A new Linux landscape

 

NET RESULTS:A FEW years ago, the open-source operating system Linux was well known to techies, and barely known to the person on the street. That was for good reason - while it had enormous popularity for its reliability and flexibility running servers at the back end of organisations, it wasn't the easiest system to install or use for typical computer users. Most of us are more accustomed to Windows or Macs, where most of the stuff we need comes rolled up seamlessly in the operating system installation, or is easily bought and added on.

Linux, by contrast, required a fairly robust level of understanding how a computer actually works down under the hood. Installing it meant making sense of wiping hard drives clean, creating disk partitions (compartments of space on your computer where you can put something useful like an operating system), and working with more than one partition depending on how you want your PC to function. In other words, it was pretty scary to go there.

In addition, though many add-on features for the operating system could be found on the internet - useful things like word processing programs or drivers for modems - most people don't want to have to work that hard simply to have a functioning computer.

And documentation wasn't always the best, meaning long hours spent trawling discussion forums and websites to try to find comprehensible instructions for installing and using a particular programme. I fully recognise there are people who enjoy this type of activity, but if the average user had to spend this amount of effort in setting up a computer, the home computing revolution wouldn't have taken off two decades ago.

People want "out of the box" working computers that don't require a lot of fiddling and fidgeting and discussion-board surfing. Well, in that sense, Linux has arrived. The Linux landscape changed considerably with the advent of small, low-cost "kneetop" PCs like the Asus EEE and its many relations.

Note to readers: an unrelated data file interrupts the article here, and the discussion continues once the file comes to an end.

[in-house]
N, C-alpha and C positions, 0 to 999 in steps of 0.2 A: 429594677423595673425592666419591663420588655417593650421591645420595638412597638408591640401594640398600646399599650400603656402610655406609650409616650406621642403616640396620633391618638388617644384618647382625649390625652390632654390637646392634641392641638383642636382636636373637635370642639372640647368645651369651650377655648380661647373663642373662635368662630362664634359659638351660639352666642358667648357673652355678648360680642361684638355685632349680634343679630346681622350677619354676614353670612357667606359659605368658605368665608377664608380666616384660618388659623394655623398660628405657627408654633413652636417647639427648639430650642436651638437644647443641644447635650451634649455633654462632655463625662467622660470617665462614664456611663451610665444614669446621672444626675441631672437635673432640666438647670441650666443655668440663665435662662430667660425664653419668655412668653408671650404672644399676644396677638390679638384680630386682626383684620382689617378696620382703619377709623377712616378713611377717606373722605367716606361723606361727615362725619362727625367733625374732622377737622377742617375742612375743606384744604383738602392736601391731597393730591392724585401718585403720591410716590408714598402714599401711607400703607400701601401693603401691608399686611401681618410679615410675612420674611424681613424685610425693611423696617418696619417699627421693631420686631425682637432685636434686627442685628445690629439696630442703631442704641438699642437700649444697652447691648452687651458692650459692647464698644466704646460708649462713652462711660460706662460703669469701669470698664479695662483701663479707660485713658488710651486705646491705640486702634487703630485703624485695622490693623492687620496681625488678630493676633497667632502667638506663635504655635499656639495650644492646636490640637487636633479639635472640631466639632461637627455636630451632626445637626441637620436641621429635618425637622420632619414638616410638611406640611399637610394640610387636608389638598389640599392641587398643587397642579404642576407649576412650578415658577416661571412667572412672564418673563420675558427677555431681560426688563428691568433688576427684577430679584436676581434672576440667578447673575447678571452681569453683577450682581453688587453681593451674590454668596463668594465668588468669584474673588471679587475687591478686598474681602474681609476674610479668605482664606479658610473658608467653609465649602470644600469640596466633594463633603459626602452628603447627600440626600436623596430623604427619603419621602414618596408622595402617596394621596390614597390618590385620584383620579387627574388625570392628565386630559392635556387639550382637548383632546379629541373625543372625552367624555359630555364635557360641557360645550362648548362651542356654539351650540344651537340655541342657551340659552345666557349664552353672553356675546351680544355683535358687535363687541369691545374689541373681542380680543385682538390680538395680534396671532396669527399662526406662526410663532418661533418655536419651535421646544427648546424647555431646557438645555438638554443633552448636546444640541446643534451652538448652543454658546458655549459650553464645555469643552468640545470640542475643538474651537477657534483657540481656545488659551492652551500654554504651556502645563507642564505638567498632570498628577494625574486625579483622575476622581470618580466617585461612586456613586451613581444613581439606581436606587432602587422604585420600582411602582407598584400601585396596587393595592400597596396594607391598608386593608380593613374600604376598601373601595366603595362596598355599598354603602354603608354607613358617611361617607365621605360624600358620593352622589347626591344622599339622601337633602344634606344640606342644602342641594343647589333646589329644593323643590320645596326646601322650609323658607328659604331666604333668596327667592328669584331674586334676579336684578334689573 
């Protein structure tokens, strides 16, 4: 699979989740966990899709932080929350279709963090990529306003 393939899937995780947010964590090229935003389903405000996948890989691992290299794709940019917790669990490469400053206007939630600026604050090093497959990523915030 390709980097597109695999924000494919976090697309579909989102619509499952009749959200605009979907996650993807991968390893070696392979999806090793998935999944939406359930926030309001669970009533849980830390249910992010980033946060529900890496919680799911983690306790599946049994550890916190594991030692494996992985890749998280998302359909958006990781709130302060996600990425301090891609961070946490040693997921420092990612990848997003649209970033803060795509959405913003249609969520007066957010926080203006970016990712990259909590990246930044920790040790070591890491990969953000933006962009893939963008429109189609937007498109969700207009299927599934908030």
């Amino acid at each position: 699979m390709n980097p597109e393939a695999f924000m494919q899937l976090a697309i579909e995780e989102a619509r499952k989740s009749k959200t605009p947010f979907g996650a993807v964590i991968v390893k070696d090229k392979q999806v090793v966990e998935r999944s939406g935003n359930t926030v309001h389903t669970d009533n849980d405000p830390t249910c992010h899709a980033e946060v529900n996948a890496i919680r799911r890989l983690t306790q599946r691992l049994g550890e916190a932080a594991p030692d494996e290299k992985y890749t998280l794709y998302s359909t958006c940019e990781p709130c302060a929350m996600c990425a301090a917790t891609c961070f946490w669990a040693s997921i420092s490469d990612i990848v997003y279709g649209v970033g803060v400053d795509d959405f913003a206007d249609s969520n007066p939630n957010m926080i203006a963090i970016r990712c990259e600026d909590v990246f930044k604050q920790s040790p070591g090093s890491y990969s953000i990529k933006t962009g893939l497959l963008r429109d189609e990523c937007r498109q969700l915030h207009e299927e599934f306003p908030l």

Initially targeting schoolchildren or modest markets in the developing world, these little PCs often came preloaded with Linux for the simple reason that using Linux keeps the build cost way down. Additionally, in the developing world, using free software like Linux and its associated programs means computer users don't get locked into licensing agreements they cannot afford. Nor do they need to buy many useful and productive software applications when they are available freely through open source developers.

But those kneetops, or netbooks to give them their more familiar name, have penetrated way beyond these initial markets. Everyone seems to love these little cheap and cheerful desktop systems, often seen these days as the travel laptop of choice rather than the big widescreen costly laptops of yore. And that popularity, coupled with today's family-friendly, easy-to-use versions of Linux such as Ubuntu, means Linux has truly made the transition to the home PC.

People might encounter Linux first on the little machines, but any family home machine or laptop will easily accommodate it. Try it, and you might well find you prefer the ease of use and flexibility of Linux over whatever you are using now. Or, install it alongside your Windows or Mac operating system and you can switch between them.

But you - and the family - can see for yourselves tomorrowat a software freedom day programme in Dublin. In a day-long event open to all at the Digital Exchange on Crane Street from 11am to 5pm, anyone can learn about free and open-source software, mess around with machines running Ubuntu Linux, play games, hear talks, and watch demonstrations.

There's a presentation on free software and how you can use it, a chance to install and try Ubuntu Linux yourself (bring your own laptop and I am sure the folks there will help you with this most difficult aspect of the process), and talks from Google, the Irish Free Software Association, Ubuntu Ireland and others.

I expect one of the popular talks will be the one on digital rights management and "software freedom", as the title has it.

And if you like what you see, hang around for refreshments and chat afterwards at the Long Stone pub.

There's more information on the Irish Ubuntu community's website, http://www.ubuntu-ie.org

klillington@irish-times.ie

blog: www.techno-culture.com